Armond Theatre restoration gives aging building another shot at glory

Outside facade of the Armond Theatre.

Once a proud theatre in Cranbrook's downtown core, the Armond Theatre is getting another chance at glory. — Julie Matchett photo

Out on a stroll when I first moved to the city of Cranbrook, I remember passing by the sad, derelict Armond Theatre on 10th Avenue and thinking, “What a waste.” I imagine it’s a thought many of us have had as we’ve walked by the old theatre in the city’s downtown core. Old buildings have tales to tell and it’s a sorry sight to see them crumbling—unused and neglected.

Now, a trio of three local area businessmen have come to the rescue of this grand old building and have equally grand plans for the building’s future renovation.

Local carpenter and musician, Ferdy Belland, along with business owners Casey Wright and Spencer Kerr of Casey’s Roofing and Flashing have bought the property from former owner Jean Trimble. They plan to tackle renovations to the building in several phases, with Phase 1—the purchase of the building—completed. Now the real work can begin. All three men have construction and trade backgrounds, so they feel equipped to handle the massive reno work that the old theatre will require, such as structural issues and asbestos removal.

A tentative opening date for the theatre is the summer of 2021, but as Belland remarked to CBC Daybreak South host Chris Walker, “As anybody knows, taking on projects like this, things flex and the schedule goes into flux.”

The ultimate goal is to bring the theatre back to its former glory, complete with Art Deco decor and styling, and use the facility as a multi-purpose venue that will complement the existing entertainment options in Cranbrook.

From glory days to bygone days

March 19, 1952 saw the grand opening of the (then) state-of-the-art Armond Theatre. A capacity crowd of excited theatregoers witnessed the opening ceremonies and watched the premier movie, “An American in Paris” on the big screen. Featuring sumptuous red-upholstered seats, an ultra-modern sound system, air conditioning and a balcony mezzanine, the theatre was the pride of 10th Avenue with its flashy neon ‘Armond’ sign above the facade. Named after managing director Armond Clark Blaine, who passed away before completion of the building, the theatre served the community for 47 years.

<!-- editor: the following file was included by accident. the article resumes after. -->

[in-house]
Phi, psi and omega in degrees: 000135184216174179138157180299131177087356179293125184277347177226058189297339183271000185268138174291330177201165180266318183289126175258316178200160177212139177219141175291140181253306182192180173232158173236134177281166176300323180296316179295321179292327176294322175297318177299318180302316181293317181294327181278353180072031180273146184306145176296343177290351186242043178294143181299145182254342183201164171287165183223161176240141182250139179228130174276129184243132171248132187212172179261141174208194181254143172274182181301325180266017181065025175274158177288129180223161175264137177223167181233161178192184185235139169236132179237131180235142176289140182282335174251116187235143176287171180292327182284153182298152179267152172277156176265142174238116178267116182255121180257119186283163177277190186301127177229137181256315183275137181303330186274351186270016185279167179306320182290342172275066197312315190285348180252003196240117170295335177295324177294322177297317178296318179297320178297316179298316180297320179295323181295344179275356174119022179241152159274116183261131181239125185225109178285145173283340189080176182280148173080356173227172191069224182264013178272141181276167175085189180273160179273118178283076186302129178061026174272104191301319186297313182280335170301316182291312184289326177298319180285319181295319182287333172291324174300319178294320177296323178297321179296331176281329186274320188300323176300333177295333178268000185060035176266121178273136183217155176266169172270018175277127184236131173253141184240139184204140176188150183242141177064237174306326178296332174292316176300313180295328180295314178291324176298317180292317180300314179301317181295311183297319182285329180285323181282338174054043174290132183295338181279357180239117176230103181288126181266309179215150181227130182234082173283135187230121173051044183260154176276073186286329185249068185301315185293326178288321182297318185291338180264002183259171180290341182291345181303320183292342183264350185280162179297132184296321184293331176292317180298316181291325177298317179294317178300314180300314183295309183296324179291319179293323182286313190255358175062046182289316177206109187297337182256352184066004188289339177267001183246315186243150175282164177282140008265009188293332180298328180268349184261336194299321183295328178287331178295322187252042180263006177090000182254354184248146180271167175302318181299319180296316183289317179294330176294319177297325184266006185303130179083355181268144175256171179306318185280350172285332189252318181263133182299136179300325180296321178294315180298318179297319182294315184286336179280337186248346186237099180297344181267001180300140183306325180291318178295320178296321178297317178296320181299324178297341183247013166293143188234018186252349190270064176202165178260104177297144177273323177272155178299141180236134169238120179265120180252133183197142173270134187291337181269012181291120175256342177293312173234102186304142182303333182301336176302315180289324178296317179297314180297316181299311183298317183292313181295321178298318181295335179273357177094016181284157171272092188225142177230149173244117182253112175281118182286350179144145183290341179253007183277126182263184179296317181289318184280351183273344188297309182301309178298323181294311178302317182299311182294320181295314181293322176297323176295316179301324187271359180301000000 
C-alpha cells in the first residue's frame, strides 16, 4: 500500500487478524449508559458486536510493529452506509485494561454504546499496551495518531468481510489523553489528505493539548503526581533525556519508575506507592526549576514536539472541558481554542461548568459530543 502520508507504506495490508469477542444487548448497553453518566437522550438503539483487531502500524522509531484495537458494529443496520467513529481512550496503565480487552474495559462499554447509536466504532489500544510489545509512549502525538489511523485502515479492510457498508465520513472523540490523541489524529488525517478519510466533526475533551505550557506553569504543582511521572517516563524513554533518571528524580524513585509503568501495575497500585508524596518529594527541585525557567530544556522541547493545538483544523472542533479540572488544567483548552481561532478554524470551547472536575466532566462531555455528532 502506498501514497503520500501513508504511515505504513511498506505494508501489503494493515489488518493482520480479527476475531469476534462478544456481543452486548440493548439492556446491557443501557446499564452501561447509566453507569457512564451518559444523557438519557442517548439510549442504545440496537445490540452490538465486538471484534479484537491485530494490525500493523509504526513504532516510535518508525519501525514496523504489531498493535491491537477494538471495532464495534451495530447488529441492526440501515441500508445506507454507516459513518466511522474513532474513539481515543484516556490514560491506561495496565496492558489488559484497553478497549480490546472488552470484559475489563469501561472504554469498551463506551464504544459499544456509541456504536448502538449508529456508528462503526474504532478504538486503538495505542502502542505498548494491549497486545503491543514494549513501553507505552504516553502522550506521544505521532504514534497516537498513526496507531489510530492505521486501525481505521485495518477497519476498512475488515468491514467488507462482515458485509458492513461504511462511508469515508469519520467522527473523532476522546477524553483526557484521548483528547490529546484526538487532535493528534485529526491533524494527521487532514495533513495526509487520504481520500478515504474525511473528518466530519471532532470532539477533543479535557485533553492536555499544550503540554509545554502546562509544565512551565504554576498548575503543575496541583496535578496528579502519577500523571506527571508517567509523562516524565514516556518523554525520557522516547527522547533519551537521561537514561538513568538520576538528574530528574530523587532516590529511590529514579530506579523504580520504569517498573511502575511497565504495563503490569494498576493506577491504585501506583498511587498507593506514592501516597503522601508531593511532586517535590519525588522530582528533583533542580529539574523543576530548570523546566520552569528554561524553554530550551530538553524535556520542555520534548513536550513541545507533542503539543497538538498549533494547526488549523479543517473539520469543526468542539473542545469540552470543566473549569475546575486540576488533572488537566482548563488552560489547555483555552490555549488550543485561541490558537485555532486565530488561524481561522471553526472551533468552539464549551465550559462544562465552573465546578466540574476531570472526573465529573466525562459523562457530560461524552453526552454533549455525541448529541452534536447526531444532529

Koocanusa Publications’ graphic designer Josh Lorincz remembers going to the Armond as a child. “I saw The Empire Strikes Back there. Crowds used to be lined up all the way down the street to the post office,” he said.

The opening of the Columbia Theatre in Tamarack Mall in the late 1990s spelled the aging theatre’s final demise. A succession of owners has come and gone through the years since. 

From restoration into transformation

As outlined in the City of Cranbrook’s Official Community Plan, downtown revitalization is an objective to help encourage new investment, enhance the economy and make the downtown core more appealing to residents and visitors. Along with other recent successful historical renovations in the city, such as the Fire Hall Kitchen and Tap, the Mount Baker Hotel and SoulFood Restaurant, the Armond Theatre restoration promises to help transform the downtown core into an inviting, vibrant and progressive cultural hotspot.

Julie Matchett

Julie Matchett is a writer and content coordinator for KPI Media. She ranks as a 7 on the Introversion vs. Extraversion scale out of 100, which might help to explain why she chose a career of quiet contemplation as opposed to public speaking. View all of Julie Matchett’s articles

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